12/17/2009 12:00AM

So far, Stevens proving critics wrong


ARCADIA, Calif. - They joked about him behind his back, those famous backstretch know-it-alls.

When Hall of Fame jockey Gary Stevens announced he was launching a small training stable last May, few doubted he would stick with it.

"People have wanted to see if Gary Stevens would show up every morning and put the time in and come to the barn," he said on a recent wet morning at Santa Anita. "I heard what they were saying: 'He'll never make it as a trainer. He'll have a meltdown.' There was an over-under. 'He won't make it three weeks. He won't make it four months. He won't make it to Christmas.'

"The end of May seems like yesterday."

Christmas is here, and so is Stevens, still showing up at the barn at Santa Anita every morning.

Stevens started with two horses and had 13 by the middle of December. He hopes to reach a stable size of 20 or more by the middle of 2010. He had his first winner in October at Santa Anita and, with support from IEAH Stables, has added multiple Grade 1 winner Diamondrella and will soon add 2008 champion 2-year-old filly Stardom Bound.

So far, his critics have been silenced. Stevens, who won the Eclipse Award as the nation's outstanding rider of 1998, shows up for work, even on rainy days, and hasn't walked away to start another venture. He is in this for the long haul, he said, and acknowledged the upcoming winter-spring meeting at Santa Anita, which starts Dec. 26, is the time to produce.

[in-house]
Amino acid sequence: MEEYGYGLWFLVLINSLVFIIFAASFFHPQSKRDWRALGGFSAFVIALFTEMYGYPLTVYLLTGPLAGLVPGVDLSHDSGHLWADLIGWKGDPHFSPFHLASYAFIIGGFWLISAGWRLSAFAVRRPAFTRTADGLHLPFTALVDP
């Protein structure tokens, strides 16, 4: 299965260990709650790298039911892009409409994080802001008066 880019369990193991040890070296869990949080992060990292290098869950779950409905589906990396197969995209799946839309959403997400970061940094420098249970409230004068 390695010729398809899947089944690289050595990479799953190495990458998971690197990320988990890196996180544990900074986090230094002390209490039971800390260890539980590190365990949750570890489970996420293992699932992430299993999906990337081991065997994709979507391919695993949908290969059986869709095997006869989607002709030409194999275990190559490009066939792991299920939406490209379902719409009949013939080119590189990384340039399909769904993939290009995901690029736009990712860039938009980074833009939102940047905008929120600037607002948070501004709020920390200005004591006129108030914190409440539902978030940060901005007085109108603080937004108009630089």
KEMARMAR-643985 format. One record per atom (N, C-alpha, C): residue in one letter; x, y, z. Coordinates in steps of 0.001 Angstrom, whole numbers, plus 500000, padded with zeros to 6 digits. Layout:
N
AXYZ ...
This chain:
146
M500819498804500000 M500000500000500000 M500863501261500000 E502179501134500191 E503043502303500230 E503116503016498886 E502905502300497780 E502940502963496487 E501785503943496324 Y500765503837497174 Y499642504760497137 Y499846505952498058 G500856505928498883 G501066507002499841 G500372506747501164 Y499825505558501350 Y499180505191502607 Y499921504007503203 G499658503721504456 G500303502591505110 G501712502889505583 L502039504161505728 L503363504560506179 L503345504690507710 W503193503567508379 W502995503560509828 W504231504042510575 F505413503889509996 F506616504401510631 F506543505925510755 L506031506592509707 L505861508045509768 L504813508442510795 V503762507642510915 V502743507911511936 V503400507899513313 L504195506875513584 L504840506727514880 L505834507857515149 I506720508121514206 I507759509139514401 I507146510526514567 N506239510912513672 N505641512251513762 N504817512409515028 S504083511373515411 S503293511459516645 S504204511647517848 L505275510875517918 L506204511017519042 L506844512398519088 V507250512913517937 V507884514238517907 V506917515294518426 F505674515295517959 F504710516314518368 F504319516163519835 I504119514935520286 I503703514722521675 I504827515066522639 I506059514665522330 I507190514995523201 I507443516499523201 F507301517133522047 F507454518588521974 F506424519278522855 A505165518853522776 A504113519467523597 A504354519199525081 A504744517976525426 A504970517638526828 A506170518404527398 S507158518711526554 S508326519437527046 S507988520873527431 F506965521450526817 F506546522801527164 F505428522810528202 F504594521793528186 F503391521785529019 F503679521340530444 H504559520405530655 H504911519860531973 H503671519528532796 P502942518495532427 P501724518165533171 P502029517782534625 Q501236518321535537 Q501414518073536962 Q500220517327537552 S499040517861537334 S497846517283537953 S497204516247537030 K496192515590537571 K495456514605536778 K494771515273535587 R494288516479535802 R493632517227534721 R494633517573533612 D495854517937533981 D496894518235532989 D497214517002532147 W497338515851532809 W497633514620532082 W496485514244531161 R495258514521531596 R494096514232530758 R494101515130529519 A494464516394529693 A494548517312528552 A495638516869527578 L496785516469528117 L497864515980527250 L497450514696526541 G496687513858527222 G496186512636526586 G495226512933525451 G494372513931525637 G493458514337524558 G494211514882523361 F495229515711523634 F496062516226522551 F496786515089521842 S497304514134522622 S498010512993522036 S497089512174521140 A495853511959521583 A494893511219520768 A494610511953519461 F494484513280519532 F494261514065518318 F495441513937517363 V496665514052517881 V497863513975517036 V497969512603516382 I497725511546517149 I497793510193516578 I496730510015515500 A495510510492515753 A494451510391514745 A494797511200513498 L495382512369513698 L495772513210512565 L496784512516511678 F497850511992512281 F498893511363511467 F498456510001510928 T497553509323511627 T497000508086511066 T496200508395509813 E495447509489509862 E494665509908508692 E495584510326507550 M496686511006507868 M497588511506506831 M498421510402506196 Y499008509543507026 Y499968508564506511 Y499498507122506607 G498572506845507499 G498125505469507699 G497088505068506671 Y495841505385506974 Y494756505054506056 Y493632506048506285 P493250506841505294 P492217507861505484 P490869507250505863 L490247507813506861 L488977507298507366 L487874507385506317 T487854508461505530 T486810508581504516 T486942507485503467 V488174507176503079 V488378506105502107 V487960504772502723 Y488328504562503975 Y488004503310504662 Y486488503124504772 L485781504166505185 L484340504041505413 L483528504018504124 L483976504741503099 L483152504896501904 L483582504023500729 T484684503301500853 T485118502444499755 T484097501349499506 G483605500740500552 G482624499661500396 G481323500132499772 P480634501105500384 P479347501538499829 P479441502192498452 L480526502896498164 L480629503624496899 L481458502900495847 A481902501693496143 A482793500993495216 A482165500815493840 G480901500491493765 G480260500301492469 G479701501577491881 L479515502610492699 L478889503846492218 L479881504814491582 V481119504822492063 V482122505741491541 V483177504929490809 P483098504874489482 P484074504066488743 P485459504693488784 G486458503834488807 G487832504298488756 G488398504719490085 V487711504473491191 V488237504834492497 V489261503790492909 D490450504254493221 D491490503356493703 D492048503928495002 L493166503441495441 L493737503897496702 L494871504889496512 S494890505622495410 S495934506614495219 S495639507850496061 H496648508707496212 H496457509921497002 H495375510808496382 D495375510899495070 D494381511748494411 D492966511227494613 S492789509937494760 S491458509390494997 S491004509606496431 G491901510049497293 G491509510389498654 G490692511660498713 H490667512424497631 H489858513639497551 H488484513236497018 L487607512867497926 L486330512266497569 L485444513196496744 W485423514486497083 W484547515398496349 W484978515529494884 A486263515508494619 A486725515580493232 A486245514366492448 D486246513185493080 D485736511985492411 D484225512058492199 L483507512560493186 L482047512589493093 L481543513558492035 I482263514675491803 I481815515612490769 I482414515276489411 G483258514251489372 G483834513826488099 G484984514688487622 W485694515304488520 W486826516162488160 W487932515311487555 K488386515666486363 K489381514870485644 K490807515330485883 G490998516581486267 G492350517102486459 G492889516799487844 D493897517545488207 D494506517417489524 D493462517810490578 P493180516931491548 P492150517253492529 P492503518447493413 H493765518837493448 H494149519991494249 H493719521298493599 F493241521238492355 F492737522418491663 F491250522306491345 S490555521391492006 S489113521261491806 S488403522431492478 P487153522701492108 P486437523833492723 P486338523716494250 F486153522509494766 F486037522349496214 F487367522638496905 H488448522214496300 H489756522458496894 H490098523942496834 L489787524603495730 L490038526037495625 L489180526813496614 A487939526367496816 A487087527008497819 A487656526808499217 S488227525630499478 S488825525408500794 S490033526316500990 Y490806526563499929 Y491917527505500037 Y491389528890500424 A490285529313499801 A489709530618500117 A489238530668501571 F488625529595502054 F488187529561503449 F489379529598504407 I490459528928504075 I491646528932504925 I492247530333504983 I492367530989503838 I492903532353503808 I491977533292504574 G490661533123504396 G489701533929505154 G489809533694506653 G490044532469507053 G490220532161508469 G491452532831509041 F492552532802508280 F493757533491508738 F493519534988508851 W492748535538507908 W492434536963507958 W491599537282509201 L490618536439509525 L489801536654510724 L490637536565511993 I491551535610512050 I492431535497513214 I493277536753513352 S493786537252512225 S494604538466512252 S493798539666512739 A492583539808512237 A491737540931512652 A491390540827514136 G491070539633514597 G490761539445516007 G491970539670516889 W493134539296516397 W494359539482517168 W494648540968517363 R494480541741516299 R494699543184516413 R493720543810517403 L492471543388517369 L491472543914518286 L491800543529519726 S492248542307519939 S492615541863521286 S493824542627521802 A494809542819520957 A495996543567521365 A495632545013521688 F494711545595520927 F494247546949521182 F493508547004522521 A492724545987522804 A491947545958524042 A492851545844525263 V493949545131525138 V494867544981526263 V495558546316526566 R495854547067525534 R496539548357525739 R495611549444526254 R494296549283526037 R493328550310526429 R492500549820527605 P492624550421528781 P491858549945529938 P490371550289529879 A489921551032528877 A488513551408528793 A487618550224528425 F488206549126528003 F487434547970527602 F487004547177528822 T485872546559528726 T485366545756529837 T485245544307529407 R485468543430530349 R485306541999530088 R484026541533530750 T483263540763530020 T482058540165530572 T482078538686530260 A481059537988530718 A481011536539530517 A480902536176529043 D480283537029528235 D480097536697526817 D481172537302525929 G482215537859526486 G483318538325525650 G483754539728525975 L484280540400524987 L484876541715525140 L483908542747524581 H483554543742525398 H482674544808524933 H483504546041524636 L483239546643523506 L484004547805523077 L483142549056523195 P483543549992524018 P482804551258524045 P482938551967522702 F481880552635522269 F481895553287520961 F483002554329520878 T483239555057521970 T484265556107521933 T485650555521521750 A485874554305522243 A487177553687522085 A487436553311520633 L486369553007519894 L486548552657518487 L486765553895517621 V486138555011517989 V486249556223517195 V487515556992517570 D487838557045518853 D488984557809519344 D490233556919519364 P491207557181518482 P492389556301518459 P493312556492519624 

"It's time to step it up," he said. "I'm focusing on this meet right here, and I've got to have results."

When he quit riding in 2005, Stevens had amassed 4,888 wins in a career that began in Idaho in 1979. He had a trophy cabinet befitting such a career, including three wins in the Kentucky Derby, nine wins in the Santa Anita Derby, and eight Breeders' Cup races.

It was not his first retirement. He stopped in 1999 because of persistent knee injuries and was briefly an assistant trainer for Alex Hassinger when both were working for Ahmed Salman's Thoroughbred Corp.

Stevens returned to riding in 2000, took a break in 2002 to play a supporting role in "Seabisbuit," and quit riding for good in 2005. He has never strayed far from the sport.

Stevens worked as a commentator on NBC for the Triple Crown and on a day-to-day basis with TVG and later HRTV. He advised the Little Red Feather partnership on horse acquisitions and later IEAH Stable. He was never far from Santa Anta and occasionally worked horses for trainer friends.

"Thank God for TV and HRTV," he said. "The live TV gave me the same adrenaline rush as horse racing did because you'd better be prepared."

While Stevens couldn't stay away from racing on a day-to-day basis, he struggled to find a more active niche.

Last spring, when his father, Ron, a trainer, brought Turf Paradise stakes winner Lessons in Deceit to Santa Anita for a stakes, he prodded Gary to begin training.

"My dad said, 'Why don't you just do it?'" he said. "It all kind of happened at once. I've had a lot of support from everybody, from a lot of different people. I wonder what I would have done if wasn't doing this. It's a big high for me."